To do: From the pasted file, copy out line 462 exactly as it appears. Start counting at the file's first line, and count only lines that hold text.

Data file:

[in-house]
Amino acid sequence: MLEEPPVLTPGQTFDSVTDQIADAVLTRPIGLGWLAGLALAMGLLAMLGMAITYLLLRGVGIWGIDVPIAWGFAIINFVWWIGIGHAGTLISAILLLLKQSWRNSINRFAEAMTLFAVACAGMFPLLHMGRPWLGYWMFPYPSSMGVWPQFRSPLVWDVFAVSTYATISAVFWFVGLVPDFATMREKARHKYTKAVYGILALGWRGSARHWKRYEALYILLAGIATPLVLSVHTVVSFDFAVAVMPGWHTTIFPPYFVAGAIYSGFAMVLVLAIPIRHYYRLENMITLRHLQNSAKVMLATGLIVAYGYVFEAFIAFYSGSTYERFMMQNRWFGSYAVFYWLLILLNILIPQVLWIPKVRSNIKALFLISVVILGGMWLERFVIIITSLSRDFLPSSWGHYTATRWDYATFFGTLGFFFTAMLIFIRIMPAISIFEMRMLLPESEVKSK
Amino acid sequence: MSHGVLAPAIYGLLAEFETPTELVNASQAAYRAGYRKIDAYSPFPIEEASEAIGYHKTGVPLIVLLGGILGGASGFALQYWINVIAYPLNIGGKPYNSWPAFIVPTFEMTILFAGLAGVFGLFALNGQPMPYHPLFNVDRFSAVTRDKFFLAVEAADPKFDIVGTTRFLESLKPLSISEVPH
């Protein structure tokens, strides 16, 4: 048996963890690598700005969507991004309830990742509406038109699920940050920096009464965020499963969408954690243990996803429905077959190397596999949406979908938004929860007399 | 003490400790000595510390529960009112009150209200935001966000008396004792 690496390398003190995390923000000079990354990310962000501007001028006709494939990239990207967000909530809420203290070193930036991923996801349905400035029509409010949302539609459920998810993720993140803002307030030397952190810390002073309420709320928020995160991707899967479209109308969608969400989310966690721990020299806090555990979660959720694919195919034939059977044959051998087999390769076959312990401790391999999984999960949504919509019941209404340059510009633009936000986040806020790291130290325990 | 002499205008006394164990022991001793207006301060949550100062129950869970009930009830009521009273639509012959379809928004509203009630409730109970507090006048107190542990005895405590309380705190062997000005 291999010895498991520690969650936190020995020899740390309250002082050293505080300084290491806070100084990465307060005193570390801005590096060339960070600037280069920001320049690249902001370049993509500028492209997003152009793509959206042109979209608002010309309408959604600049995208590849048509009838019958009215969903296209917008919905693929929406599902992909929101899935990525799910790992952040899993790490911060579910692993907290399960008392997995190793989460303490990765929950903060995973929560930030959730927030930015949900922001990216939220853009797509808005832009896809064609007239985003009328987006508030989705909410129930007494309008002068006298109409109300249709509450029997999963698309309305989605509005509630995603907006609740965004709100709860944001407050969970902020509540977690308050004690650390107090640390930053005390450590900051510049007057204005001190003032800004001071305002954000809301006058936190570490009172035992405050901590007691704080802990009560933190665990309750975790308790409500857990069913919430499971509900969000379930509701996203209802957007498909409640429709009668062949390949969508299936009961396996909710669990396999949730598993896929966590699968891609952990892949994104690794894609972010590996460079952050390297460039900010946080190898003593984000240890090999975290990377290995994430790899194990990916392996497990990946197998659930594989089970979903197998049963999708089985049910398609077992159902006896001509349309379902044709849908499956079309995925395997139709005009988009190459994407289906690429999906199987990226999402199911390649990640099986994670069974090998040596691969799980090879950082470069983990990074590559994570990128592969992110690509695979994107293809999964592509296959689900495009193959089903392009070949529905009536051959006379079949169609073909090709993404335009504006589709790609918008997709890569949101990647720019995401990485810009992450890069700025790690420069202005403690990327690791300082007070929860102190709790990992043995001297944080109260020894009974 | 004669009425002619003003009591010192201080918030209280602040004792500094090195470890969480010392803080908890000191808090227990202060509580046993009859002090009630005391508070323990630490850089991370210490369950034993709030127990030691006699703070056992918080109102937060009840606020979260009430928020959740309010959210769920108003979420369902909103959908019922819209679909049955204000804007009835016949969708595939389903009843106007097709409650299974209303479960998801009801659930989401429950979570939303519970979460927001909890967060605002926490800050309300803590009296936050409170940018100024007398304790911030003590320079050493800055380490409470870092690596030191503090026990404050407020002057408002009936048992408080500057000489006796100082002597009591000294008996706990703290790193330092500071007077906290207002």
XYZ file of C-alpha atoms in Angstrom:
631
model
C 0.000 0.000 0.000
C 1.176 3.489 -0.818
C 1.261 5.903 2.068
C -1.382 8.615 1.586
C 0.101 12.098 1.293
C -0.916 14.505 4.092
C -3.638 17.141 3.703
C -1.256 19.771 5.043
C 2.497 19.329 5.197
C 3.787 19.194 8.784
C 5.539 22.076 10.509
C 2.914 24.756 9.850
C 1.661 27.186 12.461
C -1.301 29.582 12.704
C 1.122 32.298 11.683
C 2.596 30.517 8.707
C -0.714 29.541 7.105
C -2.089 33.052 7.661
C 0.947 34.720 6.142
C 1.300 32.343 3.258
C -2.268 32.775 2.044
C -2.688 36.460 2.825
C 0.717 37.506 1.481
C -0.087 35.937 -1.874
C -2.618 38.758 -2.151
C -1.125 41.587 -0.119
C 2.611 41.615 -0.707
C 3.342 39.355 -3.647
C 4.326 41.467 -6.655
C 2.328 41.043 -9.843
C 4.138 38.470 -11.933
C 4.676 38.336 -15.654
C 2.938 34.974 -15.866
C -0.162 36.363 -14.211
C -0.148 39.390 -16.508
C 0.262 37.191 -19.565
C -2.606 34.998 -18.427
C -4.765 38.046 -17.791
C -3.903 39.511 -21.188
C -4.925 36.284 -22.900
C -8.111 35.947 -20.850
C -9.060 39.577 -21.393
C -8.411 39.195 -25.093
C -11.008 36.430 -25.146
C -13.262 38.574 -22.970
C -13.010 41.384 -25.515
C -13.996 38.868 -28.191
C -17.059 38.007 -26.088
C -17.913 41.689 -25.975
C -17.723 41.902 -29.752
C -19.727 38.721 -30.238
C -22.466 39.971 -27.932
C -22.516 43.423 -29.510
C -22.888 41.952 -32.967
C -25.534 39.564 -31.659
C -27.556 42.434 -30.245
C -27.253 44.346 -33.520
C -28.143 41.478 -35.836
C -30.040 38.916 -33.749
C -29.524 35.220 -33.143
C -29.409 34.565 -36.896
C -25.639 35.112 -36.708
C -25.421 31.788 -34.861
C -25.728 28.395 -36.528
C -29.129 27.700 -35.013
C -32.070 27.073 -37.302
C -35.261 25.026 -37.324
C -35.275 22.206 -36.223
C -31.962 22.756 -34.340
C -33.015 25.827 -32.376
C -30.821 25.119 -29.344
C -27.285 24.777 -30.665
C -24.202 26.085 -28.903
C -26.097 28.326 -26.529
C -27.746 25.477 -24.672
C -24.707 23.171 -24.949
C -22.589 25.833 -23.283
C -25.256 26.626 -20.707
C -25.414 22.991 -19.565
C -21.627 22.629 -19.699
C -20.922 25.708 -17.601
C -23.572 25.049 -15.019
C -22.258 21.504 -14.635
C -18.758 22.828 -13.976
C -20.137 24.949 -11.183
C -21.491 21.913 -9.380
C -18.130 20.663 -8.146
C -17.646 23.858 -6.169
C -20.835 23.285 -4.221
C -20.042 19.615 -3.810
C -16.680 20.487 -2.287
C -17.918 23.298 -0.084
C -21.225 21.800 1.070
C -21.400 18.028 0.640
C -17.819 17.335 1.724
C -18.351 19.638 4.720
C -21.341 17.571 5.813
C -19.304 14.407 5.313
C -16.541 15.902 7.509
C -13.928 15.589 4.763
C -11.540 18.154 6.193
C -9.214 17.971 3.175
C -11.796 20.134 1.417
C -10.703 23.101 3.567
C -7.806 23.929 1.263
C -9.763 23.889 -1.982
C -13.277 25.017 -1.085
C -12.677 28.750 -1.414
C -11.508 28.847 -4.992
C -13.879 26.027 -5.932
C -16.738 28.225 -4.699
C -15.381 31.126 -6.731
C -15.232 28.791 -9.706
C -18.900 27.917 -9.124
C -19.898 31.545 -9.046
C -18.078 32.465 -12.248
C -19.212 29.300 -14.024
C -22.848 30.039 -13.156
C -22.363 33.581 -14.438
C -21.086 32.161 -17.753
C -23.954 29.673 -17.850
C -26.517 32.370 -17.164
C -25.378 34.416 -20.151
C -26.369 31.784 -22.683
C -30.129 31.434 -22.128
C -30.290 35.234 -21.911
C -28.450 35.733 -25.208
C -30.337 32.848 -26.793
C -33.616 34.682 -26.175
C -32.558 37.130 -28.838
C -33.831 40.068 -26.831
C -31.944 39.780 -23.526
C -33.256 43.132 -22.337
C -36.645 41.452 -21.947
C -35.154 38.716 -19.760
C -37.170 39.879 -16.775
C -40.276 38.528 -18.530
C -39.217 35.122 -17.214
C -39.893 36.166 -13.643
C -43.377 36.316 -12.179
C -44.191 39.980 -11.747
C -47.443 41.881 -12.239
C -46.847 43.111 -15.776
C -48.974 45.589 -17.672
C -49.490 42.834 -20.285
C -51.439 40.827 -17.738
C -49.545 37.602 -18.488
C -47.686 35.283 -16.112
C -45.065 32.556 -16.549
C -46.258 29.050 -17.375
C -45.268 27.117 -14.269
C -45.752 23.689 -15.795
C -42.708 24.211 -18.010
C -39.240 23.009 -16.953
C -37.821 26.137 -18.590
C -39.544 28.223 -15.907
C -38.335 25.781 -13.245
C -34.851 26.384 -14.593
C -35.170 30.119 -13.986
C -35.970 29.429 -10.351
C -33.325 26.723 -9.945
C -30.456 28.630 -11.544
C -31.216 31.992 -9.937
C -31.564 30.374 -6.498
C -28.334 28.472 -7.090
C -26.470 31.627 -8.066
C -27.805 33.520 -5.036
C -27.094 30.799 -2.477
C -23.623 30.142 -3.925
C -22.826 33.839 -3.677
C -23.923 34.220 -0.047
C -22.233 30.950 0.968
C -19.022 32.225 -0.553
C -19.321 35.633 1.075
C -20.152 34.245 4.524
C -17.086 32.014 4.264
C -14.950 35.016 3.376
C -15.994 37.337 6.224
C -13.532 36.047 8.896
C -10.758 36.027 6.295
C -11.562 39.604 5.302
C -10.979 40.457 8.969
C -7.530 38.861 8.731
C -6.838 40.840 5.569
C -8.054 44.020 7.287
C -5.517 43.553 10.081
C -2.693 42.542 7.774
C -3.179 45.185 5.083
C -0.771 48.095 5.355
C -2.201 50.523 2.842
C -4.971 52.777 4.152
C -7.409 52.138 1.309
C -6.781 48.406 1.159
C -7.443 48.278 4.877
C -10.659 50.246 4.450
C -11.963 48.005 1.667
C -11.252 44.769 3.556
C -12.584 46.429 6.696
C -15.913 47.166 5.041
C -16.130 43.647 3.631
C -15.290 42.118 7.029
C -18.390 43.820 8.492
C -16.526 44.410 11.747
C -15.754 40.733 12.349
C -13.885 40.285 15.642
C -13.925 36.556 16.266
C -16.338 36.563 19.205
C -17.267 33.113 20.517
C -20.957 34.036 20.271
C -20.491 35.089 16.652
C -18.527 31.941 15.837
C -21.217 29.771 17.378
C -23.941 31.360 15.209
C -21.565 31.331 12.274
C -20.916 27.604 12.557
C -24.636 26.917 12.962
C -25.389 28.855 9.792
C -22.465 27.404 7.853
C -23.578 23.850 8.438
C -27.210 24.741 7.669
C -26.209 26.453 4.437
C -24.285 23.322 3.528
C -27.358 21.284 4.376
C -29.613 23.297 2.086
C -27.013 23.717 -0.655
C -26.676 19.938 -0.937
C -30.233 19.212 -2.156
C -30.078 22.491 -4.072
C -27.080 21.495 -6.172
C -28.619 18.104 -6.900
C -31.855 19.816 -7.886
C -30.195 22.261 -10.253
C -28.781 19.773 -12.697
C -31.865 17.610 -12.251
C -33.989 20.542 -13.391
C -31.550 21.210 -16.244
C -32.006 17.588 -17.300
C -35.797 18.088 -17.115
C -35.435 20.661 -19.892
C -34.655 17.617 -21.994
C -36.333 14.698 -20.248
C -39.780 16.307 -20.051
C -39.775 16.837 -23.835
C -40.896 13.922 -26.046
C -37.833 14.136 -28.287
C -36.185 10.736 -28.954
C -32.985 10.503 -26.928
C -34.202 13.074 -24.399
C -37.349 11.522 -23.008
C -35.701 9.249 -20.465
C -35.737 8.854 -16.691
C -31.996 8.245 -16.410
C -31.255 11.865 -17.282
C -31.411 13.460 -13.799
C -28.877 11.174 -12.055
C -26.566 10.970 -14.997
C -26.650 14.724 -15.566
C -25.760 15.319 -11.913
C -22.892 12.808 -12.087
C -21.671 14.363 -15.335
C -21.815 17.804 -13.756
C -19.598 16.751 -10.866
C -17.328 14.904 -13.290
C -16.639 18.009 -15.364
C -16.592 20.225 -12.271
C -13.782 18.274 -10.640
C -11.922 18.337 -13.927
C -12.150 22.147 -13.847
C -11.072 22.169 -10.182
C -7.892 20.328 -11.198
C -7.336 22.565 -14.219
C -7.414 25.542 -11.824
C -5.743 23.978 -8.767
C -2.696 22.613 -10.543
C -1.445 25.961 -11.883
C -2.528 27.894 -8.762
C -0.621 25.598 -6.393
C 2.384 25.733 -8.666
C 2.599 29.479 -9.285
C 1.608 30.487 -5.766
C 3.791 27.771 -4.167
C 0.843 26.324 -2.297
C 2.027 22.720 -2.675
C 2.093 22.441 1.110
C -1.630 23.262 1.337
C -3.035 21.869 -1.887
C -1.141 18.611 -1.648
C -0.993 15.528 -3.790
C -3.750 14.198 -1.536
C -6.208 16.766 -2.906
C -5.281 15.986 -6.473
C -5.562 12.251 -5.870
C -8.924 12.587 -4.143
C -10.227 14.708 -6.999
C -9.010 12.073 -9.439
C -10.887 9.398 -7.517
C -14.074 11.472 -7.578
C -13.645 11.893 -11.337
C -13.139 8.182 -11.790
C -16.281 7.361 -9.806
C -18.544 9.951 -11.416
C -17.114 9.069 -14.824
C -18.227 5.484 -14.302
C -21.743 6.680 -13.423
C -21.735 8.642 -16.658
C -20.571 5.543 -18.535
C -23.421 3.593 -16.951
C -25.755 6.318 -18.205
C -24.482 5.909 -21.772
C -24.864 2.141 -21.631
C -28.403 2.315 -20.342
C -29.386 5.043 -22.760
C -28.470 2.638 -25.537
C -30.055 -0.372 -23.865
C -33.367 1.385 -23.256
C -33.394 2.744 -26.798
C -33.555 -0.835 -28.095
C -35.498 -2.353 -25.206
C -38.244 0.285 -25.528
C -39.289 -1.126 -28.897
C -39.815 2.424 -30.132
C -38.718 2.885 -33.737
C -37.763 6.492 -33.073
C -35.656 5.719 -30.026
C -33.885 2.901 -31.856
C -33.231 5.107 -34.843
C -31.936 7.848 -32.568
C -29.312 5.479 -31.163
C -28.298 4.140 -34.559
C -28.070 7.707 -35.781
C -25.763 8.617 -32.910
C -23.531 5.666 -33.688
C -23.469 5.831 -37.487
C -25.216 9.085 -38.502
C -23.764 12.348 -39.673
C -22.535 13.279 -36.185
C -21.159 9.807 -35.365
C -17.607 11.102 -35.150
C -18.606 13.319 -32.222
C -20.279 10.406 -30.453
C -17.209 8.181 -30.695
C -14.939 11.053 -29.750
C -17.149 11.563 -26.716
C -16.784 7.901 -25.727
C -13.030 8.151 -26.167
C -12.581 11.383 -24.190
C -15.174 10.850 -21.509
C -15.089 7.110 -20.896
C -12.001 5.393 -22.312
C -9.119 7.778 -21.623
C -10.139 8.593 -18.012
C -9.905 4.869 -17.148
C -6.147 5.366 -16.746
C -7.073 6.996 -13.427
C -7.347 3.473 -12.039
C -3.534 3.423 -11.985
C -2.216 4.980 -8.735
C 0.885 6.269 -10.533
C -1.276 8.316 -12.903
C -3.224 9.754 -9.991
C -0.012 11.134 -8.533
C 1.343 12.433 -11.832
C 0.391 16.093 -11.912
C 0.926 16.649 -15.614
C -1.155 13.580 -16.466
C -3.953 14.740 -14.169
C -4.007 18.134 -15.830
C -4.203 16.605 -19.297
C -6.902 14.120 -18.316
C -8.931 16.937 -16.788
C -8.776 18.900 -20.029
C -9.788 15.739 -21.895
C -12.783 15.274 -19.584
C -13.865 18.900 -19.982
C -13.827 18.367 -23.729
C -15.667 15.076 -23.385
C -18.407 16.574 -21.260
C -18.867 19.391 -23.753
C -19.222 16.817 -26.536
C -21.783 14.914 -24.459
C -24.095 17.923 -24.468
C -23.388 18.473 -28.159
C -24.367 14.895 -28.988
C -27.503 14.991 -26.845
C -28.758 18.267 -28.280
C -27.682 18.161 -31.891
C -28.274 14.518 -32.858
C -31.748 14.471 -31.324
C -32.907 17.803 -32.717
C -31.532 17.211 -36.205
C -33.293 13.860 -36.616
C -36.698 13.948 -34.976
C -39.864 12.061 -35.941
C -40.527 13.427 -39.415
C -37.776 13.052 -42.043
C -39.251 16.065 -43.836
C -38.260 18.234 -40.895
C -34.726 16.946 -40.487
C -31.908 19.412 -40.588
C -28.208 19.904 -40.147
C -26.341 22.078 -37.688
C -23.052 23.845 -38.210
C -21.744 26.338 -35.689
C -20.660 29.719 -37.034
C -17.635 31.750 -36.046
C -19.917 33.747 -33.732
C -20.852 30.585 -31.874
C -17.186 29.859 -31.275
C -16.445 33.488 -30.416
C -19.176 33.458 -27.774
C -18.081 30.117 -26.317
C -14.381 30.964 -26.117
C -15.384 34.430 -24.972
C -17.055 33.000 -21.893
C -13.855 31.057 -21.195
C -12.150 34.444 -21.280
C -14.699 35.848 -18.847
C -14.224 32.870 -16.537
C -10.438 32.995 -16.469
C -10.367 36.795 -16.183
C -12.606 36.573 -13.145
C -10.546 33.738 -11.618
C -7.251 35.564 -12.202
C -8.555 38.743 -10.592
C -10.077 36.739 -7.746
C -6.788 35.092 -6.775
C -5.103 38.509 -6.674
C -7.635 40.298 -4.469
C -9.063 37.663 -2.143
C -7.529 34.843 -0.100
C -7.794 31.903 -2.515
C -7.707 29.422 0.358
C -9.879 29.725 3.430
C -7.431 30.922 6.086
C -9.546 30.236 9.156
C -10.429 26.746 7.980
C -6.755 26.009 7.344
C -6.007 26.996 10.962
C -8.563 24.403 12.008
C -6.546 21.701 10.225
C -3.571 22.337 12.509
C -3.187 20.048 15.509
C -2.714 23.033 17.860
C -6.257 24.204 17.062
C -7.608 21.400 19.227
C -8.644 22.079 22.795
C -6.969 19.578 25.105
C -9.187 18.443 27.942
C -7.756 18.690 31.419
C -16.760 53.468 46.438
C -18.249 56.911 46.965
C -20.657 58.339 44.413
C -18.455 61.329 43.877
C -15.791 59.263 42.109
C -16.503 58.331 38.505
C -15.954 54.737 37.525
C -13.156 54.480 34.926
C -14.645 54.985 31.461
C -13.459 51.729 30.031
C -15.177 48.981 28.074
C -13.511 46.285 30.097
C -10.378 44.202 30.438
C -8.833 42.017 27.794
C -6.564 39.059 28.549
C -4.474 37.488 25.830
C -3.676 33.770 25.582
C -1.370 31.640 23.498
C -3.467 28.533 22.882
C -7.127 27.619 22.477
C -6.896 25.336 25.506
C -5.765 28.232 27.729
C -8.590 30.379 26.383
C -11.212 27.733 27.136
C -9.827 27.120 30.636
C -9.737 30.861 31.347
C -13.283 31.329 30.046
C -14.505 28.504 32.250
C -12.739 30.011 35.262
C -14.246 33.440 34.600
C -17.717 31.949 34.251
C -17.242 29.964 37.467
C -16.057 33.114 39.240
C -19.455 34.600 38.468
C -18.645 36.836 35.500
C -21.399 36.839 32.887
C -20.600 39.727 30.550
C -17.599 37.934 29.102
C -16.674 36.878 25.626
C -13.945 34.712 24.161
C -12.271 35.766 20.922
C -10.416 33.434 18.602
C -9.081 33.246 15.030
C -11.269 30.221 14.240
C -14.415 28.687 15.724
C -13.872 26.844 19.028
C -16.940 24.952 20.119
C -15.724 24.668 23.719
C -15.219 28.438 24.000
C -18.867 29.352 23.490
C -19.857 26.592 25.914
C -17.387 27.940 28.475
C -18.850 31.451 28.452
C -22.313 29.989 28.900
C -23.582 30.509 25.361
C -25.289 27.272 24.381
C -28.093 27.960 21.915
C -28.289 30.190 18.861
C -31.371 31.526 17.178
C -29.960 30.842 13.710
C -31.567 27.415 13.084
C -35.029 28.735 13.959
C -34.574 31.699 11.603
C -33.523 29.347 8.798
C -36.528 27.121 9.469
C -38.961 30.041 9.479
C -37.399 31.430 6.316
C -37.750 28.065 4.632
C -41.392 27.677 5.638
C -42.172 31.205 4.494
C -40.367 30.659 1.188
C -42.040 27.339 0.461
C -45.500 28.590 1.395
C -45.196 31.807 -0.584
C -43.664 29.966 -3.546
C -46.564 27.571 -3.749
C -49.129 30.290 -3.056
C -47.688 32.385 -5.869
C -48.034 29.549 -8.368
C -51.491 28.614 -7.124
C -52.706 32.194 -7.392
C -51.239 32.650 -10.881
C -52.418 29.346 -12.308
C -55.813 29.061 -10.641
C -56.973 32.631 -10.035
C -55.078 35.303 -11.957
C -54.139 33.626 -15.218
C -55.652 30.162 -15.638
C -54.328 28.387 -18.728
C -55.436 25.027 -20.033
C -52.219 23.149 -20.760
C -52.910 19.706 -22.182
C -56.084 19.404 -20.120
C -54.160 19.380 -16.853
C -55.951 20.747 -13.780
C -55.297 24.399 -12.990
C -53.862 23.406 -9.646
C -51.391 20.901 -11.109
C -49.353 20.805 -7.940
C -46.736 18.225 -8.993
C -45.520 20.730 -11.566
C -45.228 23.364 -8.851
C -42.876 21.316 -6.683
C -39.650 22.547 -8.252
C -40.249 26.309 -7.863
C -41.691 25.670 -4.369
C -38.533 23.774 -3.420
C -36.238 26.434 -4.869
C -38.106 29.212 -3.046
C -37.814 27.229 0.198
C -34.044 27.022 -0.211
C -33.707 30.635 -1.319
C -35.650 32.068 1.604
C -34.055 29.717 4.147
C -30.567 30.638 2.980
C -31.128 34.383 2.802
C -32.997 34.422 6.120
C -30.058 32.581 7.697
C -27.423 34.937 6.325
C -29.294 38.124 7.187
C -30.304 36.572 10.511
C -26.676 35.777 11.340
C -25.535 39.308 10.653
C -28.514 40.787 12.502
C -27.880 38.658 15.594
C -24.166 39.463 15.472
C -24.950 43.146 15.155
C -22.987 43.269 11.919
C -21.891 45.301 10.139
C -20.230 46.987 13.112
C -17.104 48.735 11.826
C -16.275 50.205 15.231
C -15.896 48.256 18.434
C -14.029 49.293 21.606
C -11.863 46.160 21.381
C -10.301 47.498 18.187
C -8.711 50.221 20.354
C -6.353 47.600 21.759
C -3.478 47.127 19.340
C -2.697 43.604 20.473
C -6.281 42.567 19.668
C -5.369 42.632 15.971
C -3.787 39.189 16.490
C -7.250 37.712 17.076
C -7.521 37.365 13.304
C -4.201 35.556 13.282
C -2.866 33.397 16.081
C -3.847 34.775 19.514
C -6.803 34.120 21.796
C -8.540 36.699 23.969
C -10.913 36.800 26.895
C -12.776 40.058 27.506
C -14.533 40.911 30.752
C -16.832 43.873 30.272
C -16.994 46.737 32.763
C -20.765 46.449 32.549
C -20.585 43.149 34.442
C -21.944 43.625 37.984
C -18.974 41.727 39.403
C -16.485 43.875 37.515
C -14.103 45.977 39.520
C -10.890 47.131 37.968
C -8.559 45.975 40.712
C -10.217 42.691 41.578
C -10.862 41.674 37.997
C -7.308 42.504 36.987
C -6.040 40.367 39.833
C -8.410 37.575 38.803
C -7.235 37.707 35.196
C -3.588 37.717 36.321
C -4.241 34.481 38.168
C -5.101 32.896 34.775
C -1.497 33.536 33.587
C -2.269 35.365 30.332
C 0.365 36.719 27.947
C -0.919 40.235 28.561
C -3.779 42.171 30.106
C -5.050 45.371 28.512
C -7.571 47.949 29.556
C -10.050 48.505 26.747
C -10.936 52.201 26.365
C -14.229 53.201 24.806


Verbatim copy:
C -16.503 58.331 38.505